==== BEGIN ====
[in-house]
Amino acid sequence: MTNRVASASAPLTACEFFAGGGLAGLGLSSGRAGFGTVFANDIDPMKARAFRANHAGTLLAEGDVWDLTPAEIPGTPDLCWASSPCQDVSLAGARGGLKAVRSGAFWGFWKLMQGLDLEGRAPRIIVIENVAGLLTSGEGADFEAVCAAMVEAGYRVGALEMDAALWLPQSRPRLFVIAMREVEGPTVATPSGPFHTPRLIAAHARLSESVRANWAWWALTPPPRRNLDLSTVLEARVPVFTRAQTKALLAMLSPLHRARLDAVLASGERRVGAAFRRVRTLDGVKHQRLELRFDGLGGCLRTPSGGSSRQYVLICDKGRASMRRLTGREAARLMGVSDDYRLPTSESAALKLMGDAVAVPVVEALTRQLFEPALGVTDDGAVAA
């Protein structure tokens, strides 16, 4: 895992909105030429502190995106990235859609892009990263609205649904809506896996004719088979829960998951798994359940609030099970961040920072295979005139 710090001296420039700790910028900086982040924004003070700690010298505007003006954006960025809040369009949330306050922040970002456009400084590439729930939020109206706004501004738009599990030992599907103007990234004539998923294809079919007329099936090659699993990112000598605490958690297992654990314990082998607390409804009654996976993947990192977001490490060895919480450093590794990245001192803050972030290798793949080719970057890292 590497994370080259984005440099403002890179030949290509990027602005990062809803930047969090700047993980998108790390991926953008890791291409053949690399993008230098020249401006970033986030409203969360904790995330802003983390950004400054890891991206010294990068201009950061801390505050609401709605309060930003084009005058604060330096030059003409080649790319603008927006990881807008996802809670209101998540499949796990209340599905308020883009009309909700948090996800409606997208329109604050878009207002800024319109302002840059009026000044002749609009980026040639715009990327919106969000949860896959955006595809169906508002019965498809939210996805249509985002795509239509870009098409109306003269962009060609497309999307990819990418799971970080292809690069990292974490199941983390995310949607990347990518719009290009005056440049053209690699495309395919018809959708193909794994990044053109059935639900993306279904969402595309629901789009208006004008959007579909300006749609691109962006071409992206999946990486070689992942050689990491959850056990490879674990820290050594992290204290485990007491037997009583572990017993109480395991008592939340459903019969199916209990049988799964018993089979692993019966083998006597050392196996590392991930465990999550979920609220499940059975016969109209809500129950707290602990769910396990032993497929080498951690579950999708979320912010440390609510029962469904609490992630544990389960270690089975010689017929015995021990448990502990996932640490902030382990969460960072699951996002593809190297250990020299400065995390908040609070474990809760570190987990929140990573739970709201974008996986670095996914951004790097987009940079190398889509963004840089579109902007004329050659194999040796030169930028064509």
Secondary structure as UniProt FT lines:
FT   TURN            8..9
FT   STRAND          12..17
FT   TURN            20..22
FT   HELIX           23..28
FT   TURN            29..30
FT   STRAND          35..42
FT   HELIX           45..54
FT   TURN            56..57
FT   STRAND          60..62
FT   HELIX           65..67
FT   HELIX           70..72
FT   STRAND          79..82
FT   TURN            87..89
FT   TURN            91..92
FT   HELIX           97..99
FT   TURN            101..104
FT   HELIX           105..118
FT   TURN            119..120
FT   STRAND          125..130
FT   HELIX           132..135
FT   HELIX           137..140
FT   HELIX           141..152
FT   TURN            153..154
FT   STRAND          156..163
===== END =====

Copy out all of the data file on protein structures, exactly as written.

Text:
[in-house]
Amino acid sequence: MTNRVASASAPLTACEFFAGGGLAGLGLSSGRAGFGTVFANDIDPMKARAFRANHAGTLLAEGDVWDLTPAEIPGTPDLCWASSPCQDVSLAGARGGLKAVRSGAFWGFWKLMQGLDLEGRAPRIIVIENVAGLLTSGEGADFEAVCAAMVEAGYRVGALEMDAALWLPQSRPRLFVIAMREVEGPTVATPSGPFHTPRLIAAHARLSESVRANWAWWALTPPPRRNLDLSTVLEARVPVFTRAQTKALLAMLSPLHRARLDAVLASGERRVGAAFRRVRTLDGVKHQRLELRFDGLGGCLRTPSGGSSRQYVLICDKGRASMRRLTGREAARLMGVSDDYRLPTSESAALKLMGDAVAVPVVEALTRQLFEPALGVTDDGAVAA
């Protein structure tokens, strides 16, 4: 895992909105030429502190995106990235859609892009990263609205649904809506896996004719088979829960998951798994359940609030099970961040920072295979005139 710090001296420039700790910028900086982040924004003070700690010298505007003006954006960025809040369009949330306050922040970002456009400084590439729930939020109206706004501004738009599990030992599907103007990234004539998923294809079919007329099936090659699993990112000598605490958690297992654990314990082998607390409804009654996976993947990192977001490490060895919480450093590794990245001192803050972030290798793949080719970057890292 590497994370080259984005440099403002890179030949290509990027602005990062809803930047969090700047993980998108790390991926953008890791291409053949690399993008230098020249401006970033986030409203969360904790995330802003983390950004400054890891991206010294990068201009950061801390505050609401709605309060930003084009005058604060330096030059003409080649790319603008927006990881807008996802809670209101998540499949796990209340599905308020883009009309909700948090996800409606997208329109604050878009207002800024319109302002840059009026000044002749609009980026040639715009990327919106969000949860896959955006595809169906508002019965498809939210996805249509985002795509239509870009098409109306003269962009060609497309999307990819990418799971970080292809690069990292974490199941983390995310949607990347990518719009290009005056440049053209690699495309395919018809959708193909794994990044053109059935639900993306279904969402595309629901789009208006004008959007579909300006749609691109962006071409992206999946990486070689992942050689990491959850056990490879674990820290050594992290204290485990007491037997009583572990017993109480395991008592939340459903019969199916209990049988799964018993089979692993019966083998006597050392196996590392991930465990999550979920609220499940059975016969109209809500129950707290602990769910396990032993497929080498951690579950999708979320912010440390609510029962469904609490992630544990389960270690089975010689017929015995021990448990502990996932640490902030382990969460960072699951996002593809190297250990020299400065995390908040609070474990809760570190987990929140990573739970709201974008996986670095996914951004790097987009940079190398889509963004840089579109902007004329050659194999040796030169930028064509």
Secondary structure as UniProt FT lines:
FT   TURN            8..9
FT   STRAND          12..17
FT   TURN            20..22
FT   HELIX           23..28
FT   TURN            29..30
FT   STRAND          35..42
FT   HELIX           45..54
FT   TURN            56..57
FT   STRAND          60..62
FT   HELIX           65..67
FT   HELIX           70..72
FT   STRAND          79..82
FT   TURN            87..89
FT   TURN            91..92
FT   HELIX           97..99
FT   TURN            101..104
FT   HELIX           105..118
FT   TURN            119..120
FT   STRAND          125..130
FT   HELIX           132..135
FT   HELIX           137..140
FT   HELIX           141..152
FT   TURN            153..154
FT   STRAND          156..163